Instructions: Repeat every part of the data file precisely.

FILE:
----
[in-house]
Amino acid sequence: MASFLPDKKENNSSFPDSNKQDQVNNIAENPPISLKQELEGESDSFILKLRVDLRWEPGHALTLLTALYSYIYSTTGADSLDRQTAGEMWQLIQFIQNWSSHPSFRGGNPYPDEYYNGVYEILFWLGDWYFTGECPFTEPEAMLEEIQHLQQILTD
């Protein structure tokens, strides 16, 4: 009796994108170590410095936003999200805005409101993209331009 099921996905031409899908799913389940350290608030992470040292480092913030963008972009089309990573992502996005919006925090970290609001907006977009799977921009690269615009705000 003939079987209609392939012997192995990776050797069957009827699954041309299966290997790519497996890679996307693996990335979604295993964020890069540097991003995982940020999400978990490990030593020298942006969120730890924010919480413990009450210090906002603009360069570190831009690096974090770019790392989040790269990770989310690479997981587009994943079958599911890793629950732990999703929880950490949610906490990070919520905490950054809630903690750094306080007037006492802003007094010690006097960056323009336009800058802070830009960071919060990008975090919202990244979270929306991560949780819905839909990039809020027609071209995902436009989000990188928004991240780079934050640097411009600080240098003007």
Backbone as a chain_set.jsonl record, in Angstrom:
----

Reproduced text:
[in-house]
Amino acid sequence: MASFLPDKKENNSSFPDSNKQDQVNNIAENPPISLKQELEGESDSFILKLRVDLRWEPGHALTLLTALYSYIYSTTGADSLDRQTAGEMWQLIQFIQNWSSHPSFRGGNPYPDEYYNGVYEILFWLGDWYFTGECPFTEPEAMLEEIQHLQQILTD
């Protein structure tokens, strides 16, 4: 009796994108170590410095936003999200805005409101993209331009 099921996905031409899908799913389940350290608030992470040292480092913030963008972009089309990573992502996005919006925090970290609001907006977009799977921009690269615009705000 003939079987209609392939012997192995990776050797069957009827699954041309299966290997790519497996890679996307693996990335979604295993964020890069540097991003995982940020999400978990490990030593020298942006969120730890924010919480413990009450210090906002603009360069570190831009690096974090770019790392989040790269990770989310690479997981587009994943079958599911890793629950732990999703929880950490949610906490990070919520905490950054809630903690750094306080007037006492802003007094010690006097960056323009336009800058802070830009960071919060990008975090919202990244979270929306991560949780819905839909990039809020027609071209995902436009989000990188928004991240780079934050640097411009600080240098003007």
Backbone as a chain_set.jsonl record, in Angstrom: